Harold Harper Bennett, one of the twentieth century's great souls, died on the morning of December 1, 1999, at the age of 99.

Born September 20, 1900, in Salt Lake City, Utah, he was the second son of John Foster Bennett and Rosetta Elizabeth Wallace. He grew up in the Avenues district, attending Lowell School and LDSU High School, and gaining a reputation as a tennis player, a singer, an expert hay stacker, and an artist. In the spring of 1917, he was buried alive while digging clay for tennis courts at the high school. The boy next to him was killed but he escaped with a severely broken nose. Forever crooked, that nose became his signature feature.Before and after his LDS Church mission to England, he attended the University of Utah, earning a B.A. in Commerce and Finance in 1925. At the university, he served as business manager and editor of both The Pen and The Utah Chronicle. In the offices of The Pen, late in 1917, he began to court Emily Higgs. Seven years later, on August 21, 1924, they were married in Salt Lake City.

In 1925, Harold and Emily traveled to England, where he studied Economics and Political Science at the University of London. In England, he also studied music with F.C. Field-Hyde. During this interval, he mastered the bass solos in The Messiah, which he performed many times in later years.

Returning to Utah in 1926, with the first of their eight children, the Bennetts established home and career, devoting themselves to family, church, and community service.

He went to work at ZCMI in September of that year as an accountant at Zion's Wholesale Grocery. Over the subsequent 47 years, he held many titles including controller, secretary, treasurer, and general manager. He was named president in 1958, the first time in 75 years that role had been filled by someone who was not also president of the LDS Church.

During his long tenure, ZCMI grew from one store to six. He moved the organization to the branch store concept at a critical point in its history. Active in several trade associations, he served as president of the National Retail Merchants Association (NRMA), conducted the Second International Meeting of Retailers in Dublin, Ireland, and was a lifetime member of the NRMA board. He received numerous awards including the NRMA's Gold Medal Award for "Distinguished Service to the Craft," membership in the Utah National Guard's Honorary Colonel Corps, and a University of Utah Distinguished Alumni Award.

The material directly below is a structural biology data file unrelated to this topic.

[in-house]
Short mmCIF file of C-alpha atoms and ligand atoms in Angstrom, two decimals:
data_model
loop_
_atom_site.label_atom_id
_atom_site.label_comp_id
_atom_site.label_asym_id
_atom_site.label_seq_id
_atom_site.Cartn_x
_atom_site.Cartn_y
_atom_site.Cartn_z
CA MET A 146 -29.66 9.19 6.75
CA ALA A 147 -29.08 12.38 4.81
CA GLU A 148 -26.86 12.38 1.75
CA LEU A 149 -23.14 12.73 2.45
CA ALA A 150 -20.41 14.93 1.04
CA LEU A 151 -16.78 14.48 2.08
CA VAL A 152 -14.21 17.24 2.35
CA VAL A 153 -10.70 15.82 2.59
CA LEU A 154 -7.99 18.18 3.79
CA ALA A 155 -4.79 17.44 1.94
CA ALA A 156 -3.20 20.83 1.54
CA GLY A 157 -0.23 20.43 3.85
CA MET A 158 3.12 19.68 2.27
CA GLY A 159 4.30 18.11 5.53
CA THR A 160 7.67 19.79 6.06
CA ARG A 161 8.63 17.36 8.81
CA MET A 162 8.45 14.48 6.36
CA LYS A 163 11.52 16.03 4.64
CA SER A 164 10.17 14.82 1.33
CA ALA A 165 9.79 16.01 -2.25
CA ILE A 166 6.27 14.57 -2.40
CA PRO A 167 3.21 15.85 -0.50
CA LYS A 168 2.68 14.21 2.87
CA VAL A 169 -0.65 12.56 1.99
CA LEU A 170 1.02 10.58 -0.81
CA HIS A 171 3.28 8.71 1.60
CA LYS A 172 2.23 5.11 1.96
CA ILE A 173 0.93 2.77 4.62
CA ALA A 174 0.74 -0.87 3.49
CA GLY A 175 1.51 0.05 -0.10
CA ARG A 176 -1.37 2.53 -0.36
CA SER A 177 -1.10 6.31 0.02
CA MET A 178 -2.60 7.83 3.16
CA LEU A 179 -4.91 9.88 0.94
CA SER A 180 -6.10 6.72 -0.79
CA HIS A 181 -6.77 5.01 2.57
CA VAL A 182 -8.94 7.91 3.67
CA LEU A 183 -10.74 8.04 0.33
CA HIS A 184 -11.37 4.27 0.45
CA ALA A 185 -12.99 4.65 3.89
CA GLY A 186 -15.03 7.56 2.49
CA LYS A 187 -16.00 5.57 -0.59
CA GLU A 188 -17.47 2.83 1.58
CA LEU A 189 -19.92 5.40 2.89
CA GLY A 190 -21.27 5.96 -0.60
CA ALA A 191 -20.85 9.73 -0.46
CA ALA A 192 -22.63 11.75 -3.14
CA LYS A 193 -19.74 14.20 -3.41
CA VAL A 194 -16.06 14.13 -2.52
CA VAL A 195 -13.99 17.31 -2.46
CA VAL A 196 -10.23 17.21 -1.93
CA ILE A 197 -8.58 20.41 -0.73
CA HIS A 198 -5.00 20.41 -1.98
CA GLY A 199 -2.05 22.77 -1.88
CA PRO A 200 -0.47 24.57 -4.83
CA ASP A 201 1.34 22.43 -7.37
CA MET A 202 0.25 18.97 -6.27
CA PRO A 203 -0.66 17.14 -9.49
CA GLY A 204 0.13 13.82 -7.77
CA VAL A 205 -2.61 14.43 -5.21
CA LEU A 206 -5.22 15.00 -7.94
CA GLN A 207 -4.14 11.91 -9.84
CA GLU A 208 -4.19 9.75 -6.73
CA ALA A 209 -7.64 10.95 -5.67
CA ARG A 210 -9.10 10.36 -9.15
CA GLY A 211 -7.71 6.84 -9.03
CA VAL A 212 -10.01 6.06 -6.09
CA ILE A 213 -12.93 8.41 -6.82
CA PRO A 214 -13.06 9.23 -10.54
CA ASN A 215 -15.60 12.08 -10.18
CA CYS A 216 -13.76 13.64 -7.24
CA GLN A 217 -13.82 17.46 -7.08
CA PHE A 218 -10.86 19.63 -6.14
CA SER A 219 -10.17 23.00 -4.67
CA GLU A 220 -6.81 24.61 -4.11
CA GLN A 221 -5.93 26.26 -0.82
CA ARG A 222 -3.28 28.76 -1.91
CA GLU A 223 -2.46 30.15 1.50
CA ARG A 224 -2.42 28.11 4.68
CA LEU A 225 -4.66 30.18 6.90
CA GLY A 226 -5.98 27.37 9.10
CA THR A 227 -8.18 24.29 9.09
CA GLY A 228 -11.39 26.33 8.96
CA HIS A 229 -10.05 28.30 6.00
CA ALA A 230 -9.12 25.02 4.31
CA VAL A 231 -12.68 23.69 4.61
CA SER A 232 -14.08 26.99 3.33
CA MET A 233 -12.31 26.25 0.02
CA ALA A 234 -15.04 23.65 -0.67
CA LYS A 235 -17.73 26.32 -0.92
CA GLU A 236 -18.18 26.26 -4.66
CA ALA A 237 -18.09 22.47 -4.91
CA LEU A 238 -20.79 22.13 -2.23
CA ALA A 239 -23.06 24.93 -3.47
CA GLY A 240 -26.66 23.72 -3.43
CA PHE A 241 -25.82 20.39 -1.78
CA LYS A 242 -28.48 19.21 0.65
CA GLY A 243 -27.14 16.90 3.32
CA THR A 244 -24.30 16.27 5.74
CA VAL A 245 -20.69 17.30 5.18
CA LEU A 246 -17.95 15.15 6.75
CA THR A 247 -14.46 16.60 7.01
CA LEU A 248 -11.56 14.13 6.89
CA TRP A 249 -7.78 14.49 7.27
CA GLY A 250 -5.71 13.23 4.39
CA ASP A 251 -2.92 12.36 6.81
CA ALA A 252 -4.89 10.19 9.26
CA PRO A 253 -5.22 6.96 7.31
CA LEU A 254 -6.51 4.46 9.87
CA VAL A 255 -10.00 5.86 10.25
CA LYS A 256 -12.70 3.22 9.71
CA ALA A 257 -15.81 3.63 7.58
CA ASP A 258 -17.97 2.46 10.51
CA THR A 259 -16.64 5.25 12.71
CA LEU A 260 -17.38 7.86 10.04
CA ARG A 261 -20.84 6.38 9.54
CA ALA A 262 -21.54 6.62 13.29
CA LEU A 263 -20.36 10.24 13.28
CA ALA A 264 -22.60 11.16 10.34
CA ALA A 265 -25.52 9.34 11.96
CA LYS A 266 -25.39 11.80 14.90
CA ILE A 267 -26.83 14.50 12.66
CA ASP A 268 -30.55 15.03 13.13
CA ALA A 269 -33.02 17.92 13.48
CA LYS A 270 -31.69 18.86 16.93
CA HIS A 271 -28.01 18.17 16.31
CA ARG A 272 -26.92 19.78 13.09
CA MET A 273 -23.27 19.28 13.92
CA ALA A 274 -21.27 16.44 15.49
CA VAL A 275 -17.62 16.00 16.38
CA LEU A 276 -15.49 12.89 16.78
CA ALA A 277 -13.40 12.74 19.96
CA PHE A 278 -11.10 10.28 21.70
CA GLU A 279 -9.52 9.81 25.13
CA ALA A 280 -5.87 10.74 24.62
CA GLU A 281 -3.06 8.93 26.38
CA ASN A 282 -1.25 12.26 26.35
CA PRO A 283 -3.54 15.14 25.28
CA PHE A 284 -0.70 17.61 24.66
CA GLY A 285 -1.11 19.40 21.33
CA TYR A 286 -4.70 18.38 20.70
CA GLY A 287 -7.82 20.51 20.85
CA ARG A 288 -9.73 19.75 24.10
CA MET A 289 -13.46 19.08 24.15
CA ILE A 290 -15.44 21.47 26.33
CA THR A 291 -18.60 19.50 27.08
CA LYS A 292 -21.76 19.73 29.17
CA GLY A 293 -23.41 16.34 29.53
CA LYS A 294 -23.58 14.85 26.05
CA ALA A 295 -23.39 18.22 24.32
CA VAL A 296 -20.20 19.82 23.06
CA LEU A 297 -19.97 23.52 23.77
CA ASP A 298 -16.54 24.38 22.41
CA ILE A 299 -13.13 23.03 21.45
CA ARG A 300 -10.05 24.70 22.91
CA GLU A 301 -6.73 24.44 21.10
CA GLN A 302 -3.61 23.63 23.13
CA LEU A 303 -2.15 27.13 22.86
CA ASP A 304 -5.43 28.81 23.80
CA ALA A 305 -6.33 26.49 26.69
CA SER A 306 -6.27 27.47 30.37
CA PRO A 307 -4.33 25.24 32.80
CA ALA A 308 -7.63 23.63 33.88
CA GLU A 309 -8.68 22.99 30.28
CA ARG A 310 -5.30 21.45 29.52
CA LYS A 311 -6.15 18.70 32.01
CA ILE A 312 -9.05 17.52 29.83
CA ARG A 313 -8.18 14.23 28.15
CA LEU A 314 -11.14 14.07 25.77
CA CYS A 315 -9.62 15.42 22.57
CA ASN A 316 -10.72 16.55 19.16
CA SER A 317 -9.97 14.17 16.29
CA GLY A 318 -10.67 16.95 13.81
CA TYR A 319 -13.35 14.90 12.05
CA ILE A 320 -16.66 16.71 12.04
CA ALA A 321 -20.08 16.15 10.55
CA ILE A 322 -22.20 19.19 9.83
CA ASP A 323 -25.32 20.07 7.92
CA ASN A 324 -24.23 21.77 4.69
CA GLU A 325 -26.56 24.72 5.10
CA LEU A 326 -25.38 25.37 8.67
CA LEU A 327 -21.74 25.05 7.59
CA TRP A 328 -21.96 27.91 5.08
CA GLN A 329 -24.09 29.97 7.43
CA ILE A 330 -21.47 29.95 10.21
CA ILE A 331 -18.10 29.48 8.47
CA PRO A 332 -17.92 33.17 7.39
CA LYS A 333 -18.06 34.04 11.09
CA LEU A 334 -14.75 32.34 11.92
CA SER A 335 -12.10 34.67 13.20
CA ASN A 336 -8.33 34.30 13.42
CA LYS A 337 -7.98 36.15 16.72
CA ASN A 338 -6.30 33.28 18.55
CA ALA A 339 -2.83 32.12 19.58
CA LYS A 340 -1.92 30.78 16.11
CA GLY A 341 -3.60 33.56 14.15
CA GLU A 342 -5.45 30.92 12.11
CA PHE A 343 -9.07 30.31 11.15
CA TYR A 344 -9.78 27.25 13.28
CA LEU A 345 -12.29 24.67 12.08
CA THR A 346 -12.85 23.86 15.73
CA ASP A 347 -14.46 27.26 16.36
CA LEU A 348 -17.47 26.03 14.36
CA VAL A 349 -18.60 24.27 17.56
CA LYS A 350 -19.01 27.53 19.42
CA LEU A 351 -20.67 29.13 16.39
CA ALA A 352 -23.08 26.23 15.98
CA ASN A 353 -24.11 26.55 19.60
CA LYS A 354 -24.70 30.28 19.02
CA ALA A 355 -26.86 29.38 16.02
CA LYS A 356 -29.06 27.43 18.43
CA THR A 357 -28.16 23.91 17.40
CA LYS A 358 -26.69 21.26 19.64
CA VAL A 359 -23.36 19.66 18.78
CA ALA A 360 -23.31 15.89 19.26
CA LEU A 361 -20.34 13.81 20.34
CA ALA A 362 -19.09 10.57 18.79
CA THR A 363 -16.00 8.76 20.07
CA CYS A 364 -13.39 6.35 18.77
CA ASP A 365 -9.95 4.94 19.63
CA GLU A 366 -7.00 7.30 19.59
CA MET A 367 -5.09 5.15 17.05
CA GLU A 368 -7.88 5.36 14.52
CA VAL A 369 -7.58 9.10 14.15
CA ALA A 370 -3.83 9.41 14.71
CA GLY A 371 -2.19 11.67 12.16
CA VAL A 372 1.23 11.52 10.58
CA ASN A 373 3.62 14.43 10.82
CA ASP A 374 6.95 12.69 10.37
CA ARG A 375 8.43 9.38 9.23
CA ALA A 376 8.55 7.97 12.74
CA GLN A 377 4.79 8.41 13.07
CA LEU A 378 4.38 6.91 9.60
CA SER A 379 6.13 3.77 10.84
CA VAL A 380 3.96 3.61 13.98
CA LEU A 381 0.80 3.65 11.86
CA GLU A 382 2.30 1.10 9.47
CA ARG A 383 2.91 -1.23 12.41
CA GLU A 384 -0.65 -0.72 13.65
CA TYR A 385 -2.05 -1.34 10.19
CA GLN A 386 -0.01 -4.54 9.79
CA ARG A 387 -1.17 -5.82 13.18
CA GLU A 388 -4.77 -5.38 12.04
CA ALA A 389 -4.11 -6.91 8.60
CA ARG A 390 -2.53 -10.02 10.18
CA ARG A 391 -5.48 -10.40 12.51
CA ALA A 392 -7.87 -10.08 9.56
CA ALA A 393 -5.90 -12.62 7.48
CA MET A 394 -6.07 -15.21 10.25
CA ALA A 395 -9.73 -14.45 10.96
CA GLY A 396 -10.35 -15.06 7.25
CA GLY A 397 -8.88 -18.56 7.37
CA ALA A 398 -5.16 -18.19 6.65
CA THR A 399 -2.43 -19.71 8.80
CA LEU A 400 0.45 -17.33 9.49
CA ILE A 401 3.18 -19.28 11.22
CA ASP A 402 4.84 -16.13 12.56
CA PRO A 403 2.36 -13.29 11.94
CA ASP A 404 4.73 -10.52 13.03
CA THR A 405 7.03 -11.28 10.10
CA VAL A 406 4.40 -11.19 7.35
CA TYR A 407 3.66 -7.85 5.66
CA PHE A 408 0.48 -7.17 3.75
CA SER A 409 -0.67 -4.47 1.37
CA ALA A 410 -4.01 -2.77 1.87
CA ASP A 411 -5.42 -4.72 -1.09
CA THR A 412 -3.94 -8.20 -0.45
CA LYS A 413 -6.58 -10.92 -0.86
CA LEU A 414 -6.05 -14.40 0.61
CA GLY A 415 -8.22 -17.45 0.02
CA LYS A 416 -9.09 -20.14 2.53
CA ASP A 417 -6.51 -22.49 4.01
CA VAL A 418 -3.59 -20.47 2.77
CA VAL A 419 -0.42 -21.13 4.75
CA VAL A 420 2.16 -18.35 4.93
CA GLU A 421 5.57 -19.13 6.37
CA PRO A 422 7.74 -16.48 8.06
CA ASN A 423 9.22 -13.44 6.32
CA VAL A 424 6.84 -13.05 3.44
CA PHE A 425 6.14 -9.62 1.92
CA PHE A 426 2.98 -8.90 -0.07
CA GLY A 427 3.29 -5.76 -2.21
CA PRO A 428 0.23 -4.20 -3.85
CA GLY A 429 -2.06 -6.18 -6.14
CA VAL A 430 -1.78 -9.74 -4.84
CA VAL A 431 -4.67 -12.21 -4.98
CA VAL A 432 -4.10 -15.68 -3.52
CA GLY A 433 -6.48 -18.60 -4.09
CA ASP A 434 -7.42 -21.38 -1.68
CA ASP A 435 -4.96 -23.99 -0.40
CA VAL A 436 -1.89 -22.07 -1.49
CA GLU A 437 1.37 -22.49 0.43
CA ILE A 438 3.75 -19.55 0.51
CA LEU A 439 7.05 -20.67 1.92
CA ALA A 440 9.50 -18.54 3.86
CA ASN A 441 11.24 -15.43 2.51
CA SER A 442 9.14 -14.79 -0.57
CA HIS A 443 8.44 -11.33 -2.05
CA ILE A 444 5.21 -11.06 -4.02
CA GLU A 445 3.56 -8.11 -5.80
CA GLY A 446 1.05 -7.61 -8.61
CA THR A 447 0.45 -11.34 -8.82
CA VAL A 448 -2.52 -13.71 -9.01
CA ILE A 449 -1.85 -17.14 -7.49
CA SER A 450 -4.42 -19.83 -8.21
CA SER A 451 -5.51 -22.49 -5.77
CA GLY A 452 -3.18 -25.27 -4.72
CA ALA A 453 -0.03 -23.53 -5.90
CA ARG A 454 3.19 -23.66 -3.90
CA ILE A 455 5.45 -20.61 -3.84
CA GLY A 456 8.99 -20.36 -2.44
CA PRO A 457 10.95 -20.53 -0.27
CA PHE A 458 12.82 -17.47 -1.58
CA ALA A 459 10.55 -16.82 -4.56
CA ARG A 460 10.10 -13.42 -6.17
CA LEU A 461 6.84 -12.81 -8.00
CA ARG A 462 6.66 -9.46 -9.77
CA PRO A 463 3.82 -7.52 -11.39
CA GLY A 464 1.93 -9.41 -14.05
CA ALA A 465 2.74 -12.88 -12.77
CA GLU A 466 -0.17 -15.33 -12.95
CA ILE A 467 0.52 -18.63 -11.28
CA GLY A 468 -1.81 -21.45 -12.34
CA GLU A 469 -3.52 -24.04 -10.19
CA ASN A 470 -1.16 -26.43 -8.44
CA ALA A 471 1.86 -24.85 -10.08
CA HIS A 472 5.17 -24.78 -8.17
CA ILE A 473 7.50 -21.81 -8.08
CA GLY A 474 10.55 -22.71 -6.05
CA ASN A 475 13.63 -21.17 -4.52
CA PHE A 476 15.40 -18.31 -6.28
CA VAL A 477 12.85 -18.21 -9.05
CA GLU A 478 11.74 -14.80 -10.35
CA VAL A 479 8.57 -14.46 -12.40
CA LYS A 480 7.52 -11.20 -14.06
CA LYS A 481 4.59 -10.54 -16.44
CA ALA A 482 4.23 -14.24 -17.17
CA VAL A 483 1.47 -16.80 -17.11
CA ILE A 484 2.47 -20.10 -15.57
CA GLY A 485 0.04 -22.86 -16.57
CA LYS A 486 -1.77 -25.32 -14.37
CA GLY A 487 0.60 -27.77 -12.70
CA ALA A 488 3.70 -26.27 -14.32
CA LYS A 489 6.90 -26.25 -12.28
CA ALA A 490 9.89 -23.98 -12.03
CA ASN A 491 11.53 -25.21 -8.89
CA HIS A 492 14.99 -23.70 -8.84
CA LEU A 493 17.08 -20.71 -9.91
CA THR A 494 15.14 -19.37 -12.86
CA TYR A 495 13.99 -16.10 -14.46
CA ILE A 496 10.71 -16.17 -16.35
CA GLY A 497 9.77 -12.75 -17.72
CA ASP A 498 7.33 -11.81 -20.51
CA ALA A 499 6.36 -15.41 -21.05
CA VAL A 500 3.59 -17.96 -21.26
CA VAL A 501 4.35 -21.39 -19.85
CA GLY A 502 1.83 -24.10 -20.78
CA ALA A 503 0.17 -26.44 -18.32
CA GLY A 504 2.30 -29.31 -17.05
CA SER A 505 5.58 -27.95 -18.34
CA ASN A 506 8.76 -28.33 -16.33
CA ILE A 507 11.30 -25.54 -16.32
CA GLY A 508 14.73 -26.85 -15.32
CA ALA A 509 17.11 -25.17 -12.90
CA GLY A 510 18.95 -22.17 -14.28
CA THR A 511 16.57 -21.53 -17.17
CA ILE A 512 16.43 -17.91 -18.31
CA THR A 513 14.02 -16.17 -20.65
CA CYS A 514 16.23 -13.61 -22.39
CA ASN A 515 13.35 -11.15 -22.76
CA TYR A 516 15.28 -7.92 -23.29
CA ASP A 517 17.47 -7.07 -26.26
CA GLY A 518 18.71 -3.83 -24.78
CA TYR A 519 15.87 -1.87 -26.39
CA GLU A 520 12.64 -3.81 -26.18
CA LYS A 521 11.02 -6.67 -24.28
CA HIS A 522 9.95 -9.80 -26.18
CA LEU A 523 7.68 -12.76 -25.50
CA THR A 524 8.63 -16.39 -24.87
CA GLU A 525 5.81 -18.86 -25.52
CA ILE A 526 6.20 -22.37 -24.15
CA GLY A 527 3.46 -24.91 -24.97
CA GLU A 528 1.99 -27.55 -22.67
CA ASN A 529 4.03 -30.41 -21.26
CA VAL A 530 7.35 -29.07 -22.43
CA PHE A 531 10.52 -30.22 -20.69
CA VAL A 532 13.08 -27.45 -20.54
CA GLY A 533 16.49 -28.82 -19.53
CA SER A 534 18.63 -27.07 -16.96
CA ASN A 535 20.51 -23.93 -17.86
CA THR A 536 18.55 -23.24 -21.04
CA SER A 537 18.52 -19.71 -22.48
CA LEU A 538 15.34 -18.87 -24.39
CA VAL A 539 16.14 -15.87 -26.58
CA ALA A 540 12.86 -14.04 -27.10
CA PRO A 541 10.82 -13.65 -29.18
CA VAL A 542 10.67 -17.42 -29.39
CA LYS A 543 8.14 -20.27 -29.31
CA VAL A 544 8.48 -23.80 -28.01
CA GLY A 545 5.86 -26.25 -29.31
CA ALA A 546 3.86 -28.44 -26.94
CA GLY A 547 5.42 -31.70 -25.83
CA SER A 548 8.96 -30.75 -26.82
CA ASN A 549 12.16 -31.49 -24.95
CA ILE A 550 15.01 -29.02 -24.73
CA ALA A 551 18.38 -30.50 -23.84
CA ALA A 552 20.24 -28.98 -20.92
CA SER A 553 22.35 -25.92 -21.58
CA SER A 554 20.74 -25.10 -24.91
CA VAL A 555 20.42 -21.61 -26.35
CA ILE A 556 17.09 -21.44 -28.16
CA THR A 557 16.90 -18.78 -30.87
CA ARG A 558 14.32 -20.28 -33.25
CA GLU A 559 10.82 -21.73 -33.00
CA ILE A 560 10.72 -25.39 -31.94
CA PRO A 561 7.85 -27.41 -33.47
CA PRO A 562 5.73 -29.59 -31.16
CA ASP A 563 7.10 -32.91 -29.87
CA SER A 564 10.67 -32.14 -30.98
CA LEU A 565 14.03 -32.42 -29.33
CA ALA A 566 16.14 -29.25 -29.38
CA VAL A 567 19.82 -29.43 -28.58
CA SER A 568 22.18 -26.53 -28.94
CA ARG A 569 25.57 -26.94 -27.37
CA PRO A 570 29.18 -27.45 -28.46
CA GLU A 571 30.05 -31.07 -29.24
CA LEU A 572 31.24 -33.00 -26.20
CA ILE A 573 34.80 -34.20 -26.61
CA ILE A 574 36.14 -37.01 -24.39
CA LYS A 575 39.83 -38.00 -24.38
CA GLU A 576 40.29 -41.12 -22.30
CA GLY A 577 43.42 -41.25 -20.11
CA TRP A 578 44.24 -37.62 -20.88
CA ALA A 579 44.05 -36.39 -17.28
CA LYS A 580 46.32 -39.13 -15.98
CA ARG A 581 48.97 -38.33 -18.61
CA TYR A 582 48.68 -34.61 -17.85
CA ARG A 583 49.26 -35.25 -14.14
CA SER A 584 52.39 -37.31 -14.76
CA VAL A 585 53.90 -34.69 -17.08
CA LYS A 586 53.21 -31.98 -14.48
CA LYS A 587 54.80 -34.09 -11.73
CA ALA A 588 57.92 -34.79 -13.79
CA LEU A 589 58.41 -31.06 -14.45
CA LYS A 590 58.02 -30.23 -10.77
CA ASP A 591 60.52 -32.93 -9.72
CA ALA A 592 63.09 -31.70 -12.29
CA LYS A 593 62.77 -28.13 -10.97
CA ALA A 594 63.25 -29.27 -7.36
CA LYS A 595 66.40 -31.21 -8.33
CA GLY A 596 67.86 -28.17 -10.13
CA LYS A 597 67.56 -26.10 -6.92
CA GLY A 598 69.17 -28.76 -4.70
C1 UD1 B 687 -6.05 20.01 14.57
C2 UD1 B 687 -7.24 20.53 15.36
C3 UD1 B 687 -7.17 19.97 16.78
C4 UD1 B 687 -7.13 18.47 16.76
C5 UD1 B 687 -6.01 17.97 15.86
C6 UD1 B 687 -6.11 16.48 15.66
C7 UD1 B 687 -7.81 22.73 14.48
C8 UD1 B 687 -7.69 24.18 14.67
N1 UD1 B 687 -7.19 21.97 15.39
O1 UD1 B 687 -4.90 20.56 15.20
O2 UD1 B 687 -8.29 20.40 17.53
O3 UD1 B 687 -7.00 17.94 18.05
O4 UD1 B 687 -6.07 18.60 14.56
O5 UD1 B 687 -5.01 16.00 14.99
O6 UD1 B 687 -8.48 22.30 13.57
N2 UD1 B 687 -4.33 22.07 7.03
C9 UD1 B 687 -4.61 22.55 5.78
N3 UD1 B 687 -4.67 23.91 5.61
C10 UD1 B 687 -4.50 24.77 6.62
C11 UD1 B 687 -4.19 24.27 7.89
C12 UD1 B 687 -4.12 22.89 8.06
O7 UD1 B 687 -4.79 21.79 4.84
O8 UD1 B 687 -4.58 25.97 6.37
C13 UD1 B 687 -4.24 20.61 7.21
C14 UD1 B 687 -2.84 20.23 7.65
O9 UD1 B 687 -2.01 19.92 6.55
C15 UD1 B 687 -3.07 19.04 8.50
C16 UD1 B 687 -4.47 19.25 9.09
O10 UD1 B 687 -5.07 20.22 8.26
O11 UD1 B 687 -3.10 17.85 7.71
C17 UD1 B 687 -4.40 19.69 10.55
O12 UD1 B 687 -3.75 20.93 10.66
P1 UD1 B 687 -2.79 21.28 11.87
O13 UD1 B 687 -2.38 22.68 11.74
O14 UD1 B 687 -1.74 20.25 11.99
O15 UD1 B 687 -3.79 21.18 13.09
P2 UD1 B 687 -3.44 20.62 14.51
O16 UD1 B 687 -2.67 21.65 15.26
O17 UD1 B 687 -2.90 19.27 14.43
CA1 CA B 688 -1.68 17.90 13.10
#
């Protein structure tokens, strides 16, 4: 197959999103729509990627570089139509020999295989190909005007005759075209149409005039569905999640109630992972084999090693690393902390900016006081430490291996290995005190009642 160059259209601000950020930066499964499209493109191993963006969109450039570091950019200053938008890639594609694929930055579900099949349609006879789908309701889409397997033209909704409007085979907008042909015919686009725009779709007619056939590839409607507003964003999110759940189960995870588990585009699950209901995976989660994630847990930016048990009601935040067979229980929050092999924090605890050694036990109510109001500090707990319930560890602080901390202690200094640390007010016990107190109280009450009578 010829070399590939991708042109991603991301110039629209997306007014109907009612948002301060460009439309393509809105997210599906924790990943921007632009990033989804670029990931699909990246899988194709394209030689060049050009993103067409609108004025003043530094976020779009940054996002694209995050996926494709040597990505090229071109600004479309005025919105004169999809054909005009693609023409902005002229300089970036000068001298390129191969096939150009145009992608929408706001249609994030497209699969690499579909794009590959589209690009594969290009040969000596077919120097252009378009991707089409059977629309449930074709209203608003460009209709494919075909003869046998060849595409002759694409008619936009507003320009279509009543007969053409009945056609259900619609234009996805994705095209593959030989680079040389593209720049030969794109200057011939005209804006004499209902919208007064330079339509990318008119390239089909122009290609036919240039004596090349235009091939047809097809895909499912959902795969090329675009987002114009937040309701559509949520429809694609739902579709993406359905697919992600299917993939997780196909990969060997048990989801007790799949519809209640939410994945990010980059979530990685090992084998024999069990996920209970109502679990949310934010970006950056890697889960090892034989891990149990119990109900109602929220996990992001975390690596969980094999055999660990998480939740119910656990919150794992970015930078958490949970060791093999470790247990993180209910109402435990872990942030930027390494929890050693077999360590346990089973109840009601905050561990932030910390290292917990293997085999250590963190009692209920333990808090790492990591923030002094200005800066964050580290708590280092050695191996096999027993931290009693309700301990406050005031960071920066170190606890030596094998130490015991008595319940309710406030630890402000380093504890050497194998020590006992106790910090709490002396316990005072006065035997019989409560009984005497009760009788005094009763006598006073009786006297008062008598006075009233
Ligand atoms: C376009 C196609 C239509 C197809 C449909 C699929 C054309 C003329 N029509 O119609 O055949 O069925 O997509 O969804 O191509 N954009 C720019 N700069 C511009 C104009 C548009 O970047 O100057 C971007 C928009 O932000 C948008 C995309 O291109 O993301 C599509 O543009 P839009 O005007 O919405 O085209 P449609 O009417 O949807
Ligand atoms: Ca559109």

He retired from ZCMI in 1973, remaining on the board of directors for a few more years. Apart from ZCMI, he served as trustee of the Bennett Association, trustee of the National Committee for Economic Development, and as a member of several boards of directors including Zions Bank, Deseret Book, and LDS Hospital.

Music was his great avocation. He sang many times as a soloist with the Salt Lake Oratorio Society, with the Tabernacle Choir, with the Utah Symphony, and in numerous other contexts. His repertoire (apart from The Messiah) included Haydn's The Creation, Mendelsohn's The Christus and Elijah, Beethoven's Missa Solemnis and Ninth Symphony, Verdi's Requiem, Robertson's Book of Mormon Oratorio, and the role of Jesus in Bach's St. Matthew Passion. From 1932 to 1943, he directed the Annual Christmas Concert of the Choral Society of ZCMI in Memory Grove. Many times, he sang solos on the "Sunday Evening on Temple Square" radio broadcasts, including a series of "Twelve Hymns of the Restoration" recorded in 1953. His grandchildren cherish the Christopher Robin songs he sang for them.

He also enjoyed racquet sports, swimming, boating, and in later years, walking. He is probably the only man to have won Utah state championships in tennis, badminton, and squash racquets.

His church work spanned the century and included serving on the Liberty and Bonneville Stake High Councils for over 37 years, as a member of the General Finance Committee of the Church, and as a Bonneville Stake Patriarch for more than 25 years.

His devotion to his wife during their 60 plus years of marriage inspired all who saw it. Together they traveled the world, both for his profession and for her work in the general presidency of the LDS Church's YWMIA, but they were equally happy sitting at home together, reading, planning, and discussing the events of the day.

He offered strength and support to everyone in his circle. His family finds comfort in his example of integrity, perseverance, courage in the face of adversity, and dedication to core principles. His wit, wisdom, and dry malapropisms will be sorely missed.

He is survived by seven of his eight children and their spouses, all living in the Salt Lake City area: John H. Bennett; Mary Elen and W. Dean Belnap, Michael J. and Jan H. Bennett, Rose B. Jenkins, Ann B. and David Lowden, Peter H. and Rebecca W. Bennett, Nathan B. Winters, and Dr. Stephen H. and Susan Bennett. These children brought him 208 family members: 47 grandchildren and 37 spouses, 108 great-grandchildren and five spouses, and four great-great-grandchildren. His wife, his daughter Susan, two daughters-in-law, one son-in-law, four grandchildren, three great-grandchildren, two brothers, and two sisters preceded him in death.

Funeral services will be held on Saturday, December 4, 1999, at 12 noon in the Bonneville Stake Center, 1535 East Bonneview Drive. Friends and family may call at Larkin Mortuary, 260 East South Temple, on Friday, 6